Illumination of the Intellect: Franciscan Sermons and Piers Plowman
This article examines the university sermons of the Franciscan thinker Bonaventure and how their “modus operandi . . . achieves literary expression [in PPl] through Langland’s reliance upon similitude and metaphor,” since the common aim of both the sermons and L’s allegorical poetry is to seek “an affective and pragmatic effect upon [their] audience[s] through . . . emphasis upon Christocentric values” (199, 198). Strong begins the article with an extended study of the development of Franciscan theology in the context of the antiheretical activity following Lateran IV and Francis’s own compassion towards heretics and his desire to equip his friars to combat heresy. Strong then discusses Bonaventure’s Collationes in Hexameron, the sermons of which collection “encourage . . . an approach towards mediation and reconciliation with opposing schools of thoughts” (200). Though academic in origin, Bonaventure’s sermons avoid needlessly abstruse rhetoric and work instead to capture the audience’s imagination and to inspire intellectually and spiritually. Similarly, L uses ideas central to Franciscan sermonizing – viz., creation and man’s relation to it, the natural goodness of the world, the curiosity to know what lies beyond reason – to show how one can “explore metaphysical matters without forgoing Christian theology” or denigrating “faith-inspired truths” (210). For Strong, much of the Franciscan thrust of PPl comes in the allegorical method of instruction and in L’s proposition that man operates as a microcosm within the macrocosm of creation, a truth succinctly conveyed in Will’s encounter with Ymaginatyf in B.11 (see 39 below also). Just as Franciscan ideology “inspires connections between the erudite and the common, the aesthetic and the natural,” L dramatizes Will’s quest within the context of a polemical art that privileges Franciscan hermeneutics within the bounds of orthodoxy (219).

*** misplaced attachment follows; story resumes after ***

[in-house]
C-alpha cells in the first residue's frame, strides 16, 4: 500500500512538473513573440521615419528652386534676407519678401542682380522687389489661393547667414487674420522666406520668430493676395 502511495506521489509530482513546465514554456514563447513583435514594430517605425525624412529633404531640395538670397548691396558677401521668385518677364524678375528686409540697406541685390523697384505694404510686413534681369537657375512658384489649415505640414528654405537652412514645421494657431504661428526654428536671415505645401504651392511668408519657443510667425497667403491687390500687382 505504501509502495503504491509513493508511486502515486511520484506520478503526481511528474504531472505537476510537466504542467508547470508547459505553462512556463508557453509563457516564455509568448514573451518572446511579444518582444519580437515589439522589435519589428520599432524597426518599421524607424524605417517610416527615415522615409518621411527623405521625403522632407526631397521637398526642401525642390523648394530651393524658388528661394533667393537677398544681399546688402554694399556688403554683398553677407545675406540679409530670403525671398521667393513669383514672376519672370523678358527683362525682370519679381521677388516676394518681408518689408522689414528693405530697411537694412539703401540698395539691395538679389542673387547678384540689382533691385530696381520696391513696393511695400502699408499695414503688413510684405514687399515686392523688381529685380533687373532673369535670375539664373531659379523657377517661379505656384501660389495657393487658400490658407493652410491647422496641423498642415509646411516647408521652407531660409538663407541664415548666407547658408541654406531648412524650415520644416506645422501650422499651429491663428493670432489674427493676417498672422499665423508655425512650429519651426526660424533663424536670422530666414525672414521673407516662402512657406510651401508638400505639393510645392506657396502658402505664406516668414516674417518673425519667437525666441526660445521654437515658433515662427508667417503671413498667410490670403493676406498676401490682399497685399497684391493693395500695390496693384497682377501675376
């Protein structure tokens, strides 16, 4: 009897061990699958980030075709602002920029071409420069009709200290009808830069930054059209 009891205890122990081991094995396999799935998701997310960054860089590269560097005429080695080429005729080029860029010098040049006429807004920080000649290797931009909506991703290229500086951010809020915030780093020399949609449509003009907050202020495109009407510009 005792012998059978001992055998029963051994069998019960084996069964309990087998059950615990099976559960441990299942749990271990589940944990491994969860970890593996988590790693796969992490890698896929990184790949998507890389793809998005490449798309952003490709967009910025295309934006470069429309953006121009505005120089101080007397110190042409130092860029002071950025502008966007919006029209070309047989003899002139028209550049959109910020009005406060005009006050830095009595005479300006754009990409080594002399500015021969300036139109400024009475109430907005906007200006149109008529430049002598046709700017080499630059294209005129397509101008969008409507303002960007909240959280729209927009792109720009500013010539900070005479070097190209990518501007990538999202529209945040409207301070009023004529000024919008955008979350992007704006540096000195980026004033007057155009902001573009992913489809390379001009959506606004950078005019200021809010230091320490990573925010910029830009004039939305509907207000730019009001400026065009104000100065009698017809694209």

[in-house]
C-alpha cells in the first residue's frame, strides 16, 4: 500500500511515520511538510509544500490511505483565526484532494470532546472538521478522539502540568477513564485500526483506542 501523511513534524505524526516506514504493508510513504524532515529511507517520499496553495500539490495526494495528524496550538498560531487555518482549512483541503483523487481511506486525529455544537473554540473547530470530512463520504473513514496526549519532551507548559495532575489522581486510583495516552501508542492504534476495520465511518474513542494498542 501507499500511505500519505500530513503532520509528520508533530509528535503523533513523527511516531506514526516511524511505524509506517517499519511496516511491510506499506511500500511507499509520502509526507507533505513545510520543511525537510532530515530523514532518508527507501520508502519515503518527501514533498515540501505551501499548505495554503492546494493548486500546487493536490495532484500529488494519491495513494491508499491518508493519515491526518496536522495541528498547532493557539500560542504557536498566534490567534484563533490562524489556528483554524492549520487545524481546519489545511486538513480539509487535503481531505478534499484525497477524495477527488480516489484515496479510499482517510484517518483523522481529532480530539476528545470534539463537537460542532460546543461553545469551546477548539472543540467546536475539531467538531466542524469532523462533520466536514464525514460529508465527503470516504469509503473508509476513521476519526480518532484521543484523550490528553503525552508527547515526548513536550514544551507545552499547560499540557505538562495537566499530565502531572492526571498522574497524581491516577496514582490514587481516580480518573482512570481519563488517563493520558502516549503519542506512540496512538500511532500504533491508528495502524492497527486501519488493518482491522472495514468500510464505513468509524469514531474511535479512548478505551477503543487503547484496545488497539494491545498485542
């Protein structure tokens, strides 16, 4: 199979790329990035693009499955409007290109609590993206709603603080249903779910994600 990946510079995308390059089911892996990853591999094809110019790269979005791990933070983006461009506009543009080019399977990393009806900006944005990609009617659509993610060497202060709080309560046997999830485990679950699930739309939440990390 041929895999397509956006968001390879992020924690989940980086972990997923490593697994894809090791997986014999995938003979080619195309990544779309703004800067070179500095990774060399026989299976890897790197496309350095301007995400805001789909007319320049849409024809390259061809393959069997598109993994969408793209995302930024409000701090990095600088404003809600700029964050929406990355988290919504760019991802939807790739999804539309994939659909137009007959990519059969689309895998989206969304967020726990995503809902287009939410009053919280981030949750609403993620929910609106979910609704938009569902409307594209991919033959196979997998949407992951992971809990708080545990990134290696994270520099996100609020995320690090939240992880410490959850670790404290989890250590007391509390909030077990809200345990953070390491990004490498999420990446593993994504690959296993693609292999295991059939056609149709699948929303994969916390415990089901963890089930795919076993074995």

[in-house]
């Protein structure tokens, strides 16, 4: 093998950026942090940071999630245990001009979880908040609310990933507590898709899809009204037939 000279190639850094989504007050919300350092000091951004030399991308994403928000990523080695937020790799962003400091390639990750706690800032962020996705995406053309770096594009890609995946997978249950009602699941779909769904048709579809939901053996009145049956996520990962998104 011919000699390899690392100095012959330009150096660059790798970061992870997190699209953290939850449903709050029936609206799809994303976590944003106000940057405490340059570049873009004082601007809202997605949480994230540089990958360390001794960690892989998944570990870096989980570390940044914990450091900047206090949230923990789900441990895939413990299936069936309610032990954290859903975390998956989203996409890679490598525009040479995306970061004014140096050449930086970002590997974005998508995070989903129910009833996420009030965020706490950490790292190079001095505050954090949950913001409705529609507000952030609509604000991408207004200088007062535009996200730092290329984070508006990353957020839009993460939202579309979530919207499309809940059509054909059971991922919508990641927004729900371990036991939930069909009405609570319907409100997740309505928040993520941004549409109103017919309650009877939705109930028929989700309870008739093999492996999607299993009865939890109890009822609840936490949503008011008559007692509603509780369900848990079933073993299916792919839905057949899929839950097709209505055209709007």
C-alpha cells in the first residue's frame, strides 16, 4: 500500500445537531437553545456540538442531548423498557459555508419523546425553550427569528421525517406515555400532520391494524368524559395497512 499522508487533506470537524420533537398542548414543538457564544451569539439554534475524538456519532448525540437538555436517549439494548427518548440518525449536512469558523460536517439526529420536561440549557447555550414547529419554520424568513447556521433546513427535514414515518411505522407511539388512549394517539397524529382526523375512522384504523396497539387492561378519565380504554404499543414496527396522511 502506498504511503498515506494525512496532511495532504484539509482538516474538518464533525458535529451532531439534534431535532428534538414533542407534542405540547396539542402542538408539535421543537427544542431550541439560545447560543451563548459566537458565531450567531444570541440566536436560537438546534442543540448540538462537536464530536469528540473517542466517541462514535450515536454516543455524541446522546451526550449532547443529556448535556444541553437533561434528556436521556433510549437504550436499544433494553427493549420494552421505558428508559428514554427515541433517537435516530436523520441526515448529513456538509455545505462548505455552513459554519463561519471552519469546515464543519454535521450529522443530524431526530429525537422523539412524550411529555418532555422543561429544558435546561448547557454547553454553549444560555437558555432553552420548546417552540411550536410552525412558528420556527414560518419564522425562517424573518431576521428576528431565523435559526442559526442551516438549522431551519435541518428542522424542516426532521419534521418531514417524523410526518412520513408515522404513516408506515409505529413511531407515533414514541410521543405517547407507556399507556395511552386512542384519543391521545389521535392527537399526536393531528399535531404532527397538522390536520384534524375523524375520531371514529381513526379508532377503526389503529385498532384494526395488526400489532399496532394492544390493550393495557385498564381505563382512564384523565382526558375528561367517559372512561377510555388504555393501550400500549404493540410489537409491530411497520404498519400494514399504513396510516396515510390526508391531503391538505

Donavin, Nederman, and Utz (no. 11), 197-220